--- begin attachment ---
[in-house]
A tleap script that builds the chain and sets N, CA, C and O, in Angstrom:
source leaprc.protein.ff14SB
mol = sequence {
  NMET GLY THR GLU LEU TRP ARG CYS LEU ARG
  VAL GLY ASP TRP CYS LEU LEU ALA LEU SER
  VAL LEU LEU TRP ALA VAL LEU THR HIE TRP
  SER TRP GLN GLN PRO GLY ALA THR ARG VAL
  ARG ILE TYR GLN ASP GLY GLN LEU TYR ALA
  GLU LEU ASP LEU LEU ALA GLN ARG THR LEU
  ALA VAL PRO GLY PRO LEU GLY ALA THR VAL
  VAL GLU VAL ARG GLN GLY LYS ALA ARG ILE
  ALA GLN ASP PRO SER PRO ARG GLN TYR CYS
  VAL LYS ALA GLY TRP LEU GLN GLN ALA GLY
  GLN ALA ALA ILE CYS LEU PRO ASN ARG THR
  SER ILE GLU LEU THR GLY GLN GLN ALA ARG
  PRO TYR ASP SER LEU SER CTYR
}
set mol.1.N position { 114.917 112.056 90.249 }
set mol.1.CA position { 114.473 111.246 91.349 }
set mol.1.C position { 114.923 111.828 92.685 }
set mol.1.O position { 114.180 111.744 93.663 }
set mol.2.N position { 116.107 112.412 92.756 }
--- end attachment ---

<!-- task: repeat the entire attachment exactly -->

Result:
[in-house]
A tleap script that builds the chain and sets N, CA, C and O, in Angstrom:
source leaprc.protein.ff14SB
mol = sequence {
  NMET GLY THR GLU LEU TRP ARG CYS LEU ARG
  VAL GLY ASP TRP CYS LEU LEU ALA LEU SER
  VAL LEU LEU TRP ALA VAL LEU THR HIE TRP
  SER TRP GLN GLN PRO GLY ALA THR ARG VAL
  ARG ILE TYR GLN ASP GLY GLN LEU TYR ALA
  GLU LEU ASP LEU LEU ALA GLN ARG THR LEU
  ALA VAL PRO GLY PRO LEU GLY ALA THR VAL
  VAL GLU VAL ARG GLN GLY LYS ALA ARG ILE
  ALA GLN ASP PRO SER PRO ARG GLN TYR CYS
  VAL LYS ALA GLY TRP LEU GLN GLN ALA GLY
  GLN ALA ALA ILE CYS LEU PRO ASN ARG THR
  SER ILE GLU LEU THR GLY GLN GLN ALA ARG
  PRO TYR ASP SER LEU SER CTYR
}
set mol.1.N position { 114.917 112.056 90.249 }
set mol.1.CA position { 114.473 111.246 91.349 }
set mol.1.C position { 114.923 111.828 92.685 }
set mol.1.O position { 114.180 111.744 93.663 }
set mol.2.N position { 116.107 112.412 92.756 }